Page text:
Malay rulers meet at Istana Negara to resolve Malaysia's political turmoil

The Malay rulers are meeting at Istana Negara in Kuala Lumpur on Feb 28, 2020. Matters under consideration include the possibilities of a new government or the dissolution of the Parliament's House of Representatives.
The Malay rulers are meeting at Istana Negara in Kuala Lumpur on Feb 28, 2020. Matters under consideration include the possibilities of a new government or the dissolution of the Parliament's House of Representatives.PHOTO: THE STAR/ASIA NEWS NETWORK

KUALA LUMPUR - Malaysia's Malay rulers held a meeting at the Istana Negara in Kuala Lumpur on Friday (Feb 28) with the Yang di-Pertuan Agong, Sultan Abdullah Ri'ayatuddin Al-Mustafa Billah Shah, aimed at bringing about a resolution to the country's ongoing political turmoil. 

The motorcades of the country's nine monarchs entered the main entrance gate of the Istana Negara from 9.30am, The Star reported, with the Johor entourage the first to arrive. 

It was followed by convoys from Selangor, Kelantan, Perlis, Pahang, Kedah, Negri Sembilan, Terengganu and Perak. 

Malaysian Armed Forces (MAF) chief Affendi Buang and Inspector-General of Police Abdul Hamid Bador were also seen arriving at the palace. 

A heavy police presence could be seen in the palace vicinity.

Malaysiakini reported that cars of  the rulers of Johor, Kedah, Perlis, and Terengganu were later spotted leaving Istana Negara at about 1.10pm, although it was unclear if the meeting had concluded or if they were leaving for Friday prayers.

The media has been keeping watch outside Istana Negara since news first broke about the collapse of the Pakatan Harapan (PH) government

Prime Minister Mahathir Mohamad on Monday announced his shock resignation, after members of his Parti Pribumi Bersatu Malaysia (Bersatu) and some rebels from its former PH partner, Parti Keadilan Rakyat (PKR), allied themselves with the opposition Umno and Parti Islam SeMalaysia (PAS).

His resignation prompted his party to pull out of the PH alliance, triggering the government's collapse.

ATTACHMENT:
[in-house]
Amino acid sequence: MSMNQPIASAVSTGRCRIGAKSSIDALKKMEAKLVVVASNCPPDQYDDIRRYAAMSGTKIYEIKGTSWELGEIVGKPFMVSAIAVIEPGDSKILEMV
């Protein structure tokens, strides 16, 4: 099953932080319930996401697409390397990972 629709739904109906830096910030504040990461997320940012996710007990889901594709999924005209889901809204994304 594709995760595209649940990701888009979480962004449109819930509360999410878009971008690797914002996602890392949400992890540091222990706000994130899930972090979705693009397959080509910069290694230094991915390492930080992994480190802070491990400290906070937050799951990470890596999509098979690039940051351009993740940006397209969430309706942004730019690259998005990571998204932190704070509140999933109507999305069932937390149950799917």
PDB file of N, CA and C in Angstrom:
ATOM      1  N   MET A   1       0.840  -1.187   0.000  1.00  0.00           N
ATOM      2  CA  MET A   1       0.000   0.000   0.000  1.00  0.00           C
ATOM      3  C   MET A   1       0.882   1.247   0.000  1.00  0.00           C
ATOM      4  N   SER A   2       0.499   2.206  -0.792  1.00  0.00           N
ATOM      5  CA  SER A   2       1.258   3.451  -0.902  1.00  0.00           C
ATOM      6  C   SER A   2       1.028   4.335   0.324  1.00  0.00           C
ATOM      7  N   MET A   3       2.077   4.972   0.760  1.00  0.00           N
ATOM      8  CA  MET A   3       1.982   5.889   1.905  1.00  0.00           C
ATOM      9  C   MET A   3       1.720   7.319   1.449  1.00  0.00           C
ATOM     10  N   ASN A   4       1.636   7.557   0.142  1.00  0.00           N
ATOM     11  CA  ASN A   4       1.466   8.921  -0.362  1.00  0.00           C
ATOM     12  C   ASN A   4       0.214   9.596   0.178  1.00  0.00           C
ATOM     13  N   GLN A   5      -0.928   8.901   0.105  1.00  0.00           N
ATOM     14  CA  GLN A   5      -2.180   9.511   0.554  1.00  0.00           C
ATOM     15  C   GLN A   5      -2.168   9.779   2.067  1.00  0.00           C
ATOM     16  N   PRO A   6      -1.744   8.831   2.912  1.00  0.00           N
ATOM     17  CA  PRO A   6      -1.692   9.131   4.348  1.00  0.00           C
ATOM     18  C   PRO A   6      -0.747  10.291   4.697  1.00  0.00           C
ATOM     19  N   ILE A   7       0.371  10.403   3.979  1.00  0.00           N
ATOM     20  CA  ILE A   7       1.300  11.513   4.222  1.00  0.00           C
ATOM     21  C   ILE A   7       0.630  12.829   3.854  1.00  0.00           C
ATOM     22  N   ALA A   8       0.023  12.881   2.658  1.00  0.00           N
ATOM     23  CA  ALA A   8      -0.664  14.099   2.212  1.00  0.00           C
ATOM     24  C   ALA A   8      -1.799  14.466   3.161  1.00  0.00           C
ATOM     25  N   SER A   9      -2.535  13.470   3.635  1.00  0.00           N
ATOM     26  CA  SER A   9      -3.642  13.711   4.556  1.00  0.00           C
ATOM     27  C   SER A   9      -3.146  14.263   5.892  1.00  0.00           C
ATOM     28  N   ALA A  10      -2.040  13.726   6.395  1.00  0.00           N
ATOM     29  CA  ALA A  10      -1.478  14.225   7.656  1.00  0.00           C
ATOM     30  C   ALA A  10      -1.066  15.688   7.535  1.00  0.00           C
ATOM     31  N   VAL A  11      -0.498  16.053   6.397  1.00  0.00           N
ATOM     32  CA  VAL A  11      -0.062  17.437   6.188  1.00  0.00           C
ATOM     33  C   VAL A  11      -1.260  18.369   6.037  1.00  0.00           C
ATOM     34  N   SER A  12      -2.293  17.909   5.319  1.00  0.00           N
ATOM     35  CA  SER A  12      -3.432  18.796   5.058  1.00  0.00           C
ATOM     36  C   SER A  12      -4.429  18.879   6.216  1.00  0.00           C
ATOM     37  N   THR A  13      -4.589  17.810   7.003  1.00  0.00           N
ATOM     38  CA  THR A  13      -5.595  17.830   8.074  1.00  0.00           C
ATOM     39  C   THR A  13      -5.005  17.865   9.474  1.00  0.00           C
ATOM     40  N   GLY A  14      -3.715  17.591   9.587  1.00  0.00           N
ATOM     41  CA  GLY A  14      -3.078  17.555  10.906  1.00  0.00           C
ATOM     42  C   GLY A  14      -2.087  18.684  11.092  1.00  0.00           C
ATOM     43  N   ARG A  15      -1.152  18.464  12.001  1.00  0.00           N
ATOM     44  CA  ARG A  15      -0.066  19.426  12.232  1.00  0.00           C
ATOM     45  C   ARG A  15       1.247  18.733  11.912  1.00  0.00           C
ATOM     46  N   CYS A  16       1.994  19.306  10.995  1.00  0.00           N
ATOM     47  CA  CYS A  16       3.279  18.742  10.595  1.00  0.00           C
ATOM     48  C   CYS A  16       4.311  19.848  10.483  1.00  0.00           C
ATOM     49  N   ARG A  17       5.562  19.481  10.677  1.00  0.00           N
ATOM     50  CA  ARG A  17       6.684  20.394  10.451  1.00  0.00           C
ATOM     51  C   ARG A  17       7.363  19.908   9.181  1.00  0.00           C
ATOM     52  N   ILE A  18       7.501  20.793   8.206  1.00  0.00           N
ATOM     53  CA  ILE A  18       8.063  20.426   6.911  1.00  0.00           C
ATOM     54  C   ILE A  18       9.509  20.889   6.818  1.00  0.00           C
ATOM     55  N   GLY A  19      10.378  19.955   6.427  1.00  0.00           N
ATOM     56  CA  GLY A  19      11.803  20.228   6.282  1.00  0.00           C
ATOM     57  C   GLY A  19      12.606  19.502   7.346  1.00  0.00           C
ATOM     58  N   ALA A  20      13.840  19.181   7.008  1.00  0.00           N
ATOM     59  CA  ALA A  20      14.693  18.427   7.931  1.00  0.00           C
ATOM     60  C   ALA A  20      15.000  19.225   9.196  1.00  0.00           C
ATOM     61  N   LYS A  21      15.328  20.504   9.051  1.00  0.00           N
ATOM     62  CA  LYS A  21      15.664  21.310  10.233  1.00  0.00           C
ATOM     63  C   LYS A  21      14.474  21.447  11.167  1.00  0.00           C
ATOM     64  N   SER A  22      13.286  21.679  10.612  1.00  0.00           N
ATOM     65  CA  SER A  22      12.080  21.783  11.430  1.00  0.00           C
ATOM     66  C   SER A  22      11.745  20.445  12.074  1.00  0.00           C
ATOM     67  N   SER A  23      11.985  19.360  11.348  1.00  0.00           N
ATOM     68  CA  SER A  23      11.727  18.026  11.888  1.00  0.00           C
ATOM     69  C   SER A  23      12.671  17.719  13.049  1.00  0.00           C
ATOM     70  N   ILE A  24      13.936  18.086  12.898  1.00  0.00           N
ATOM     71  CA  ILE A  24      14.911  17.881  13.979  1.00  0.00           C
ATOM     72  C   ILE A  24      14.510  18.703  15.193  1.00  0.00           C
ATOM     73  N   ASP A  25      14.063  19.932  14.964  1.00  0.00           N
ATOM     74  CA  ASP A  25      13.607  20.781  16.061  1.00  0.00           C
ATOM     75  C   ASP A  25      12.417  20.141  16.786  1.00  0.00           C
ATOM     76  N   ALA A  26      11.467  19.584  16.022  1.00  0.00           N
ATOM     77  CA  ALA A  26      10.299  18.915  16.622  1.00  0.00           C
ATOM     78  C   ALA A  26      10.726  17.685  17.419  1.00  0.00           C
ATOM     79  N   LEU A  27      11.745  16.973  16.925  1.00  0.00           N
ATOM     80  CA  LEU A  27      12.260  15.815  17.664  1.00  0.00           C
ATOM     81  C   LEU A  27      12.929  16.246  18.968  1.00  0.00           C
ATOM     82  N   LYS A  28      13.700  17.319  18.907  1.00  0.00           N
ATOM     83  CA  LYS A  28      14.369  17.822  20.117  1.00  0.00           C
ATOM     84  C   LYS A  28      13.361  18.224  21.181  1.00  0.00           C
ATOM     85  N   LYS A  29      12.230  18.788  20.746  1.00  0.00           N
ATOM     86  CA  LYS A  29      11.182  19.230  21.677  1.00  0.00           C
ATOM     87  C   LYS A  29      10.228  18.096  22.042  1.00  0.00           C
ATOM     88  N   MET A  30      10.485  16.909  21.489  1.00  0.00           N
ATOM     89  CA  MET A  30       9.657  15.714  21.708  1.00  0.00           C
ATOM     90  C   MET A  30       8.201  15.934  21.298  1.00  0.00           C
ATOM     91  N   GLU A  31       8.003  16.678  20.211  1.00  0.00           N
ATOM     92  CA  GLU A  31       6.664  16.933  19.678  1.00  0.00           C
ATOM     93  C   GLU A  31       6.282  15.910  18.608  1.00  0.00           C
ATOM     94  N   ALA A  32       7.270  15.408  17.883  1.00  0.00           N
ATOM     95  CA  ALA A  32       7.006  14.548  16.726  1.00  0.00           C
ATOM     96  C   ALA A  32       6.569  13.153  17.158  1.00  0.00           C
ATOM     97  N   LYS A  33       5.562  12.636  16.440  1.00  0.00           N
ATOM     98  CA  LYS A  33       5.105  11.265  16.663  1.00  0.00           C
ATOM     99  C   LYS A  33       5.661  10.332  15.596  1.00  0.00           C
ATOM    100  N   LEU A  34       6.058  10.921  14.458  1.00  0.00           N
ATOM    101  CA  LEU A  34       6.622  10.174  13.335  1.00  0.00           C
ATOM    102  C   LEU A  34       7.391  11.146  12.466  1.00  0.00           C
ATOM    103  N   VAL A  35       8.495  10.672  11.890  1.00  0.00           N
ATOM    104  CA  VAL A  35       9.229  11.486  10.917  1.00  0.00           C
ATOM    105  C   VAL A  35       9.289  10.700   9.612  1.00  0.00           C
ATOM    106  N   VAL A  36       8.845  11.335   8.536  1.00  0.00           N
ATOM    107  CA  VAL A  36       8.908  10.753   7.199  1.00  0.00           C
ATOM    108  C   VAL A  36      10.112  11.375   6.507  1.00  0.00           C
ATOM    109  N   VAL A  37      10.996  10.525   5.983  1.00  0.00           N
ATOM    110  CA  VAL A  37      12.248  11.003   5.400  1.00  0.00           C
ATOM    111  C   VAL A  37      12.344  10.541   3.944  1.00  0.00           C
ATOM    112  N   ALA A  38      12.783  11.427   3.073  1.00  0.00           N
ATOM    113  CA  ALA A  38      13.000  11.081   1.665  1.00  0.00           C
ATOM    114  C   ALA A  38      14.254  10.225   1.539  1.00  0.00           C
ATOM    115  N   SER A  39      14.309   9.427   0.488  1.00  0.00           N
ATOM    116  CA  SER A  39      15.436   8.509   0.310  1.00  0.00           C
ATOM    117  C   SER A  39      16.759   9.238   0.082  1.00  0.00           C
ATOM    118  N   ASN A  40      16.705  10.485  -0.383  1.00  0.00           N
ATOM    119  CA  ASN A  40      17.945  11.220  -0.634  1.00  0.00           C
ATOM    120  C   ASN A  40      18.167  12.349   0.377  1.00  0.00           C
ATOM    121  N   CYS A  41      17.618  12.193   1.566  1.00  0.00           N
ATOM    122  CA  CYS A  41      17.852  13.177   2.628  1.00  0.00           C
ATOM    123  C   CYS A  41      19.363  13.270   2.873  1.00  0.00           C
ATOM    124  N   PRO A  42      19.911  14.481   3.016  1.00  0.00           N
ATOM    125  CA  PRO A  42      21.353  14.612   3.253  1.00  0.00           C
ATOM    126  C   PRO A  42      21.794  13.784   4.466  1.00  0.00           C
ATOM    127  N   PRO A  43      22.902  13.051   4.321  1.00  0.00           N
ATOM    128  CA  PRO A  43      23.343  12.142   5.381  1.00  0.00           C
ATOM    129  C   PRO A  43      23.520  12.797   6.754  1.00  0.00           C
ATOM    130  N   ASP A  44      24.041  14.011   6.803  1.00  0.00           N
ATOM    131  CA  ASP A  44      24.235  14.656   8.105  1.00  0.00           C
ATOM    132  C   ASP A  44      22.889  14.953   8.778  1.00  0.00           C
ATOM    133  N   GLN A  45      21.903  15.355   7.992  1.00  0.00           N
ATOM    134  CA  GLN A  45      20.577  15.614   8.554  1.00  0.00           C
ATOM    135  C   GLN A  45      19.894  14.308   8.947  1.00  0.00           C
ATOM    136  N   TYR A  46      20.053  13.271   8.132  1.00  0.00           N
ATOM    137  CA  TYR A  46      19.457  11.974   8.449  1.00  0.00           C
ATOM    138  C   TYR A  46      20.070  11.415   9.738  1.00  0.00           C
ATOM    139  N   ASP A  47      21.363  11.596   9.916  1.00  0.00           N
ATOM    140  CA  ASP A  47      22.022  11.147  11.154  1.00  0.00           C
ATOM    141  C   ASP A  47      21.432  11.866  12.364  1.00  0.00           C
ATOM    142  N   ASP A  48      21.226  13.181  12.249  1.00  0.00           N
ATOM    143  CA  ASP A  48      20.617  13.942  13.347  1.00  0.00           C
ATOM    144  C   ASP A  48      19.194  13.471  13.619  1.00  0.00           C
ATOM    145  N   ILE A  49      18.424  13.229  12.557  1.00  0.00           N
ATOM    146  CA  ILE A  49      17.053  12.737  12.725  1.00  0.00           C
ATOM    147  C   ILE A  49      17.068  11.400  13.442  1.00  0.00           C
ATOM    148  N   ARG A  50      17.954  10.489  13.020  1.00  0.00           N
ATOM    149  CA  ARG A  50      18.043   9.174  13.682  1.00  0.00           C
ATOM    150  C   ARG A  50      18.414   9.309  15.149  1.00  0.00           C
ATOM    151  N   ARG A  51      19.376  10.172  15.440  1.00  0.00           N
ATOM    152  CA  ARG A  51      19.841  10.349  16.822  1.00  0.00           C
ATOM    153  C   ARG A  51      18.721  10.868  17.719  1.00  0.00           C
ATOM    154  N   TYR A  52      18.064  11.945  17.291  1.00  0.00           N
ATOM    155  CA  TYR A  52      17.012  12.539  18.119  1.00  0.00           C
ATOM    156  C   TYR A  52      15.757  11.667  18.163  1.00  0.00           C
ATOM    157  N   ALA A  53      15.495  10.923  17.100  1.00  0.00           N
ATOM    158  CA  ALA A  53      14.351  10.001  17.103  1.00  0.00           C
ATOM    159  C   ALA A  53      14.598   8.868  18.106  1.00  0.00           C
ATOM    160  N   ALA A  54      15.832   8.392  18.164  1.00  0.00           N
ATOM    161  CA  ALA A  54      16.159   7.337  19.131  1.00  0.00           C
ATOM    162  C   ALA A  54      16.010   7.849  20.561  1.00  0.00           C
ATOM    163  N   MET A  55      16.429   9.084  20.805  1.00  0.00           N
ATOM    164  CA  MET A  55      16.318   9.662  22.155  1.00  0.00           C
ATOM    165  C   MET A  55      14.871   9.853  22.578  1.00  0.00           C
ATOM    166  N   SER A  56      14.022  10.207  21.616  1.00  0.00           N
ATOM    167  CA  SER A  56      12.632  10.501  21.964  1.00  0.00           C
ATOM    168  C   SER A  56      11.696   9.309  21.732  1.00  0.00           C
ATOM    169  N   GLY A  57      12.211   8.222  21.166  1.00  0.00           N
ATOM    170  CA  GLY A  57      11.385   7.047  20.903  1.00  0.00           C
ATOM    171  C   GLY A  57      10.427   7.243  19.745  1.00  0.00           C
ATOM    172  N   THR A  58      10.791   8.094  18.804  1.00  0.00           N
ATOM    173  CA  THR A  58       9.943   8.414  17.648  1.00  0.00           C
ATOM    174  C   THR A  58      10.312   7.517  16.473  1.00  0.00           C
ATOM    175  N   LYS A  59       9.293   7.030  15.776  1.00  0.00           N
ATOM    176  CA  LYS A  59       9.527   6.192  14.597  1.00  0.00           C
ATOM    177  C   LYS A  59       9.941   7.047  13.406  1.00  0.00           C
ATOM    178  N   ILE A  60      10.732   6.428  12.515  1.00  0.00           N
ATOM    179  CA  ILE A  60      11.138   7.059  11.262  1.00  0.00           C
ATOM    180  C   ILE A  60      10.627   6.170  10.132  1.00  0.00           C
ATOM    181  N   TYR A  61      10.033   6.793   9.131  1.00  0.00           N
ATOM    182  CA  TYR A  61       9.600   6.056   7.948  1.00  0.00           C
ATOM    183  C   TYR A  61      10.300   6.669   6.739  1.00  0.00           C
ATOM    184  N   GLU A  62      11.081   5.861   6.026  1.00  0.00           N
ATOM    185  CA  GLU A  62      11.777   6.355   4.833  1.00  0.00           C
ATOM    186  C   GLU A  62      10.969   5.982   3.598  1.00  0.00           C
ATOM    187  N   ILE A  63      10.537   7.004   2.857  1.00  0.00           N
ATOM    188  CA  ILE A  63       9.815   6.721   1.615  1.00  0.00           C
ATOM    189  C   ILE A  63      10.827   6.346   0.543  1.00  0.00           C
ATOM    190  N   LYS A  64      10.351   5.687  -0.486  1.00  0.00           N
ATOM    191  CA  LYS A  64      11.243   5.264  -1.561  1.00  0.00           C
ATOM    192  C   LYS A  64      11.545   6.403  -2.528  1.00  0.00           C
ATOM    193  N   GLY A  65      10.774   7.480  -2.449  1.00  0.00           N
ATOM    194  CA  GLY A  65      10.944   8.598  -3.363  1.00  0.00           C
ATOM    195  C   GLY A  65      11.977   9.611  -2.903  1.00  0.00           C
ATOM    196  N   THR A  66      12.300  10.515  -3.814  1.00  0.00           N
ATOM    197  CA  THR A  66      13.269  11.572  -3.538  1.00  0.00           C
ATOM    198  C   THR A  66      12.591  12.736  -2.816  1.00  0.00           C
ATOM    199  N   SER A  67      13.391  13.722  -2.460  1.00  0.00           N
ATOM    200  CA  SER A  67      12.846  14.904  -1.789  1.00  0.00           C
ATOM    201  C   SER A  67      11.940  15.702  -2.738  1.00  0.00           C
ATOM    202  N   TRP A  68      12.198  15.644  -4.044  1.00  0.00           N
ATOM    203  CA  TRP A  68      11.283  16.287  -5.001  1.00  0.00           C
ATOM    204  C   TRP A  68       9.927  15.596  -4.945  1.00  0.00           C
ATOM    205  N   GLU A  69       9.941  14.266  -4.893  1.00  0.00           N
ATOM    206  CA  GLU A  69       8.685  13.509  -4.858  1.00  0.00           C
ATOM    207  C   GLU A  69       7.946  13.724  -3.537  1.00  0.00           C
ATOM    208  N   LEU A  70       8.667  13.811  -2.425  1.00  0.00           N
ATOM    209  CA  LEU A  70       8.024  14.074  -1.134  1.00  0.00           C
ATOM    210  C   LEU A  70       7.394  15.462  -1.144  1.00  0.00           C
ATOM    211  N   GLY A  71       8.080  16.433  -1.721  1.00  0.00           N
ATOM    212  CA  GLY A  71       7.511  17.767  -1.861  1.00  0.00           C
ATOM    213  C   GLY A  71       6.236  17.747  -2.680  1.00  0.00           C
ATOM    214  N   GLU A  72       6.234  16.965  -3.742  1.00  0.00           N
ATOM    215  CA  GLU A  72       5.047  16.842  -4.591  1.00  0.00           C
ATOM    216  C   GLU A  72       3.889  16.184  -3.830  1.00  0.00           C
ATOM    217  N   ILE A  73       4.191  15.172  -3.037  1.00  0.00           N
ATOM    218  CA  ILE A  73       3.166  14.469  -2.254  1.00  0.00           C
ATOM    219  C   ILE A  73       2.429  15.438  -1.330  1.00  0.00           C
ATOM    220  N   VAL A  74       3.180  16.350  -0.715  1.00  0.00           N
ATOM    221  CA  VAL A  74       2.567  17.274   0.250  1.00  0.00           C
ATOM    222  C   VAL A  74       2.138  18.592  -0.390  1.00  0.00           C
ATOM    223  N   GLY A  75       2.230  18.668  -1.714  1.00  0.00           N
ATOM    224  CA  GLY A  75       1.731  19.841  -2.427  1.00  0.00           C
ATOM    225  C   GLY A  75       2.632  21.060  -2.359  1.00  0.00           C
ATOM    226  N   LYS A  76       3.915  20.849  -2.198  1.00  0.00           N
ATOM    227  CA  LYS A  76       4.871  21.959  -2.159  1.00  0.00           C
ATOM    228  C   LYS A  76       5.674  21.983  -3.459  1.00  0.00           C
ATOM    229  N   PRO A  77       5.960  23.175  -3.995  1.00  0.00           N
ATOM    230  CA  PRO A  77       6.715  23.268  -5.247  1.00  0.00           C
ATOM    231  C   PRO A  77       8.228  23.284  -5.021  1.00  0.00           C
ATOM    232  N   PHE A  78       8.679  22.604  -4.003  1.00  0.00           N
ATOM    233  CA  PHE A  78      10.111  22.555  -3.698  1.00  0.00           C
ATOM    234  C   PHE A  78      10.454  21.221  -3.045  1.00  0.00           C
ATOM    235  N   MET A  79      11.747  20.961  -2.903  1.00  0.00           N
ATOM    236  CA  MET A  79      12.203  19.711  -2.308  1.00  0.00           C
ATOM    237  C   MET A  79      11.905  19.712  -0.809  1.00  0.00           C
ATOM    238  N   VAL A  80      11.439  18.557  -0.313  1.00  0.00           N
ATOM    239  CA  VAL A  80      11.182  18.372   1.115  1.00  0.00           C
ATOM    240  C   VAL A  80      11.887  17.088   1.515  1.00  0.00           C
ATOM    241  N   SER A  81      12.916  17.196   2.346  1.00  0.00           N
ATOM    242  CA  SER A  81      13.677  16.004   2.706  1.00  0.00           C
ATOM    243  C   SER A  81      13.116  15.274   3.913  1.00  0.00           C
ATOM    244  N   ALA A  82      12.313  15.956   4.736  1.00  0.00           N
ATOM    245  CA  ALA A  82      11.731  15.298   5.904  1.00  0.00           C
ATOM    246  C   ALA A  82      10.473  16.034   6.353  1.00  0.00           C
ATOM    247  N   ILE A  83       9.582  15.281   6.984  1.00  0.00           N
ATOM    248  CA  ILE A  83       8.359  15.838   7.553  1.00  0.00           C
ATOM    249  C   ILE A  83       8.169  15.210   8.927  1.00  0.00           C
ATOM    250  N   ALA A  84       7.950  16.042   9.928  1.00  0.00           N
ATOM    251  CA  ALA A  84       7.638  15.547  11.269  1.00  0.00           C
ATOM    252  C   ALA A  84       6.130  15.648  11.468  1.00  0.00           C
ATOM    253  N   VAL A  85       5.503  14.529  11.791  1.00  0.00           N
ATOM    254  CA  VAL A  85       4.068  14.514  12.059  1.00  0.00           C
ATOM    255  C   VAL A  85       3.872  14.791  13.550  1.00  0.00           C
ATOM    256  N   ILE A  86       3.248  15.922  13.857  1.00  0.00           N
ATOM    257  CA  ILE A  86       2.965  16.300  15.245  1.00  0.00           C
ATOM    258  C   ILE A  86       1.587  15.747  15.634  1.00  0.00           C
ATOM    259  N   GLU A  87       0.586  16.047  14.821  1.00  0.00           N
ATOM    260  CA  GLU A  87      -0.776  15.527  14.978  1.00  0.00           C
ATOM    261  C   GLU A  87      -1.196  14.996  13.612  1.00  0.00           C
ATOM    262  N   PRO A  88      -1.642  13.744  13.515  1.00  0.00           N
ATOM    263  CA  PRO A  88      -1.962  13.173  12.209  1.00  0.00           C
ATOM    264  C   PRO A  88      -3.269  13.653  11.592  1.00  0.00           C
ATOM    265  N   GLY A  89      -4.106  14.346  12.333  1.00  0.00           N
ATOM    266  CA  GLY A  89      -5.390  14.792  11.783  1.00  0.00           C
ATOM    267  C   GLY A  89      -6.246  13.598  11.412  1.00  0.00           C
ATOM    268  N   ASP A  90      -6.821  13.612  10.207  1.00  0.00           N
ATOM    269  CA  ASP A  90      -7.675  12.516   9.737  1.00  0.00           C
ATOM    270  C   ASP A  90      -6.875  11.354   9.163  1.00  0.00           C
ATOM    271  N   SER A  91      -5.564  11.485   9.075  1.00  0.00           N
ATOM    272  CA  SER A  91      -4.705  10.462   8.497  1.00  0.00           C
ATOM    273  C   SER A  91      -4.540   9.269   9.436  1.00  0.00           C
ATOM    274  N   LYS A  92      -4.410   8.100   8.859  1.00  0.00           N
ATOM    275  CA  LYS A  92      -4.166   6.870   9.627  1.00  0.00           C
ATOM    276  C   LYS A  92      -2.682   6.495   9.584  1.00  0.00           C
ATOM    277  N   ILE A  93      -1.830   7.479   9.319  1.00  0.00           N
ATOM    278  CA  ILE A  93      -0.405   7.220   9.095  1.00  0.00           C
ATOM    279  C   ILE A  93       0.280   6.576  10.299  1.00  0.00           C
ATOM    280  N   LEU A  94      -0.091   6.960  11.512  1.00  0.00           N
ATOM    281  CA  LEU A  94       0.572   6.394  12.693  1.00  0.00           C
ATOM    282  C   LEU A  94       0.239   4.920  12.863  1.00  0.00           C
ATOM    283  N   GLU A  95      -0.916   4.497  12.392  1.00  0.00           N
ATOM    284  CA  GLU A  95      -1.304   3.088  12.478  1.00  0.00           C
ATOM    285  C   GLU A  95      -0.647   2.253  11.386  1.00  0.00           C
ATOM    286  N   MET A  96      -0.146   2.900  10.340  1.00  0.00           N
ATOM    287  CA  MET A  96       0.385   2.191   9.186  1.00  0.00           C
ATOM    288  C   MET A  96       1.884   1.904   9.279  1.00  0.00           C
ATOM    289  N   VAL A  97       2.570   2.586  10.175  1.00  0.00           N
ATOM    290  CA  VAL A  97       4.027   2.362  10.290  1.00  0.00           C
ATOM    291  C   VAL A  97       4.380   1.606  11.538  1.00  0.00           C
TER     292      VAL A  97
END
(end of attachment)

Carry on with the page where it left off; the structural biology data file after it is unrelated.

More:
Tun Dr Mahathir, however, was named interim premier by the Yang di-Pertuan Agong almost immediately following his resignation. 

Following the PH government's collapse, the Yang di-Pertuan Agong met almost all MPs over two days this week to determine who commands the confidence of the majority in Parliament.

 
 
 
 

Matters under consideration of the Malay rulers and the Yang di-Pertuan Agong at Friday's meeting included the possibilities of a new government or the dissolution of the Dewan Rakyat, Parliament's House of Representatives.

Dr Mahathir said on Thursday that a special sitting of the Dewan Rakyat would be held on Monday to determine the candidate who commands majority support to be the next prime minister.

He said this was after the Yang di-Pertuan Agong could not find anybody with distinct majority support, and hence the right forum would be the Dewan Rakyat.

Dr Mahathir also said that if the special sitting could not reach an agreement, snap polls would be held.

His announcement however, has been met with criticism from politicians on both sides of the political divide who said the move goes against the powers of the Yang di-Pertuan Agong. They also felt that Parliament is not the appropriate forum to appoint a prime minister. 

 
 
 
 

Parliament Speaker Mohamad Ariff Mohamad Yusof on Friday also said that there would be no special Parliament sitting on Monday unless Sultan Abdullah said otherwise.

Political parties, meanwhile, have convened their respective special meetings to discuss their next course of action, Bernama reported.

Bernama reported that lawmakers from Dr Mahathir's Bersatu party met on Friday morning to discuss whether to rejoin the PH and name its president Tan Sri Muhyiddin Yassin as a candidate for prime minister. 

The developments at the federal level in the past week are also expected to affect the state governments, giving rise to the probability of government changes in certain states.